Using Feedly as a Google Reader Replacement

Despite being a heavy user of RSS feeds, the announcement of Google killing their Reader app didn’t affect me much. While I used to use Reader a lot, since I moved to BlackBerry in 2010, I found that the lack of a single good, free RSS reader app that synced to Google Reader forced me to search for an alternative platform. That’s when I discovered BlackBerry News, a Blackberry-designed app that synced with my BlackBerry ID and allowed me to keep up with my favourite blogs and topics – except that it didn’t sync to Google’s services.

But my move to BlackBerry News mitigated my reliance on the Google Reader platform, to the extent that I wouldn’t even login to the service for months at a time.

Since Reader was axed on July 1st, and with the sudden renewed interest in RSS and reader apps, I decided to check out an alternative to Reader, just in case I wanted to stop using BlackBerry News, and also because I plan on moving away from the BlackBerry platform in a few months time and will be in need of a good reader.

That’s when I found out about Feedly. It’s a free, web-based service that is beautifully designed and also has apps for iPad and iPhone.

Feedly uses your Google account credentials to sign in, and allows you to add feeds by categories (so far I’ve got three categories – News, Tech and Business). You can read your feeds in various formats, including a Flipboard-esque “magazine” view.

Feedly has many traces of the old Google Reader design, which means that us veteran Reader users will feel right at home using it. But it’s also got some awesome new additions, such as a “Today” view that creates different “editions” with top stories collated in a beautiful interface.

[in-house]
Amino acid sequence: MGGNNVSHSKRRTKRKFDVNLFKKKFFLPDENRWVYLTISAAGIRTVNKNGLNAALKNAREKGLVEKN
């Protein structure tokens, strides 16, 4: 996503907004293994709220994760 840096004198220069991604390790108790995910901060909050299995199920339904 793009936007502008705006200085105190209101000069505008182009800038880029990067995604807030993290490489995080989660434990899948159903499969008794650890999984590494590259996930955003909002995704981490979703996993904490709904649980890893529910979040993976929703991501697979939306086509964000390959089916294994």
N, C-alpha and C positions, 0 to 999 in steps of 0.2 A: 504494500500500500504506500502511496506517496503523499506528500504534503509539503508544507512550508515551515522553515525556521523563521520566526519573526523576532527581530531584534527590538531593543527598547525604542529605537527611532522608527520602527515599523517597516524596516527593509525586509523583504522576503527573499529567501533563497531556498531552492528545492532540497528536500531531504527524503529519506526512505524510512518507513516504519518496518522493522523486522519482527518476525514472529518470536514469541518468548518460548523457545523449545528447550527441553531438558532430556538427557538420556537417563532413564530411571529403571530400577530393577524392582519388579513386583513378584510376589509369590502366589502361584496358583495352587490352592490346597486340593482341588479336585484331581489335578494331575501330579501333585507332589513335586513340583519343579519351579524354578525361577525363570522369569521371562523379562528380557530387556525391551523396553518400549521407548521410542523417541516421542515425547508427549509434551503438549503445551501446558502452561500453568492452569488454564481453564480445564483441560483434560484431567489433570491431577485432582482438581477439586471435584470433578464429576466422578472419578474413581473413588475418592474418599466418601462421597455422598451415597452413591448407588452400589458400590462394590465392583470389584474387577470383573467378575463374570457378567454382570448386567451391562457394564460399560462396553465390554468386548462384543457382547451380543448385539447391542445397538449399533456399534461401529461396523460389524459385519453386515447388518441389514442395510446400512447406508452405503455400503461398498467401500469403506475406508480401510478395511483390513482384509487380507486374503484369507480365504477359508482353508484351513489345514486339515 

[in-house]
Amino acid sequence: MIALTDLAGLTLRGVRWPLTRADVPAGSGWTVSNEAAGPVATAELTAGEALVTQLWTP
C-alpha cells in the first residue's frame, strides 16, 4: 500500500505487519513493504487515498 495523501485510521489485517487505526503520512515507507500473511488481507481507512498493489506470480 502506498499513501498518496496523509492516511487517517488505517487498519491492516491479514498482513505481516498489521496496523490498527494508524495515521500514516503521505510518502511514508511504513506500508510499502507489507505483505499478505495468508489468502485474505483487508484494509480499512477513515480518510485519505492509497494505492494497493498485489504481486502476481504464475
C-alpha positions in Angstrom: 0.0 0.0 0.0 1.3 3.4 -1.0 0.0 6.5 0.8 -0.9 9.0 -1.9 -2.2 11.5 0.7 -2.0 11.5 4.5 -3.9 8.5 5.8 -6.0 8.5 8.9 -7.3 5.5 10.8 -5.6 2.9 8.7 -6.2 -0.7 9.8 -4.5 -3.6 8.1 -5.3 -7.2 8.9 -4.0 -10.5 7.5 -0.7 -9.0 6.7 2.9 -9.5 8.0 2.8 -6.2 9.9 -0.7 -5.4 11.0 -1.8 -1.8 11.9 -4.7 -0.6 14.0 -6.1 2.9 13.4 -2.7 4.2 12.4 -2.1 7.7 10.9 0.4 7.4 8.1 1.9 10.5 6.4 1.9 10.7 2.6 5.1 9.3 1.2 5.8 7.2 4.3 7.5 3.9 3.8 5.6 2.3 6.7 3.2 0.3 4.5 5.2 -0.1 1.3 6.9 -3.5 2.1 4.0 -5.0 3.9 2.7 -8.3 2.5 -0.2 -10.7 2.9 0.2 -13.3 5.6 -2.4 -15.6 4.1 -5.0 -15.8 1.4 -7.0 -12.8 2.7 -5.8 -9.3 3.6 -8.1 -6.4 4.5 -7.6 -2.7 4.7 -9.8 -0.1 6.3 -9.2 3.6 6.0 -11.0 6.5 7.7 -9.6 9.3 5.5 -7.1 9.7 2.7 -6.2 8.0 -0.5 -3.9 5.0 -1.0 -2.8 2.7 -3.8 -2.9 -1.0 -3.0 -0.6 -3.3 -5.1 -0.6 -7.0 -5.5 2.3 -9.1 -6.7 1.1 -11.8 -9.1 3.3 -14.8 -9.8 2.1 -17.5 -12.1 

I’m enjoying using Feedly, and look forward to trying it out on iOS soon.


BlackBerry’s Return: Here’s what I think

I’ve been following the regeneration of the BlackBerry brand for some time now. And with the launch of their “redemption” effort, the new Z10, I’ve decided to weigh-in on the debate. Granted, it’s a bit late, but hey – I can’t help get excited when a new contender enters the smartphone arena. Especially when that contender was a previous king, and had been dethroned by an ambitious young upstart.

So, when Apple announced the iPhone, they really shook the mobile space with a groundbreaking new way of interacting with a mobile device. The touchscreen became a major interface between human and technology, and the concept of the “app” propagated itself with the rise of Apple’s App Store, and the subsequent follow-ups by its competitors (Android Marketplace, BlackBerry App World).

Thus, I feel that BlackBerry’s Z10 enters the picture a few years too late (and a few years, in the technology space, is a really long time). iPhone and Android have established themselves as strong contenders. Windows Phone OS has been a constant third player, never quite cutting it to be part of the “cool club” of the first two, but always a potent alternative. With the recent Nokia-Microsoft mobile partnership, we’ve seen the brand hit quite well too. But as for BlackBerry…?

BlackBerry hedges its hopes on this new platform. And it does deliver some interesting innovations – the user experience is refreshing, and there are a few nifty additions like the timeshift camera, flick-to-type keyboard and “flow”. But again, the real test rests in whether these features can lure users so embedded in the Andorid or iOS ecosystems, because that’s the true market BlackBerry will need to be after.

What the company truly needs – more than just fancy new features and a slick new operating system – is to create this ecosystem. To create an holistic platform that can rival the might of iOS and Android. And I’m afraid that they might be too late to the party to really get hold of that already-set market… for the future of the company and its employees, I truly hope they can make it happen.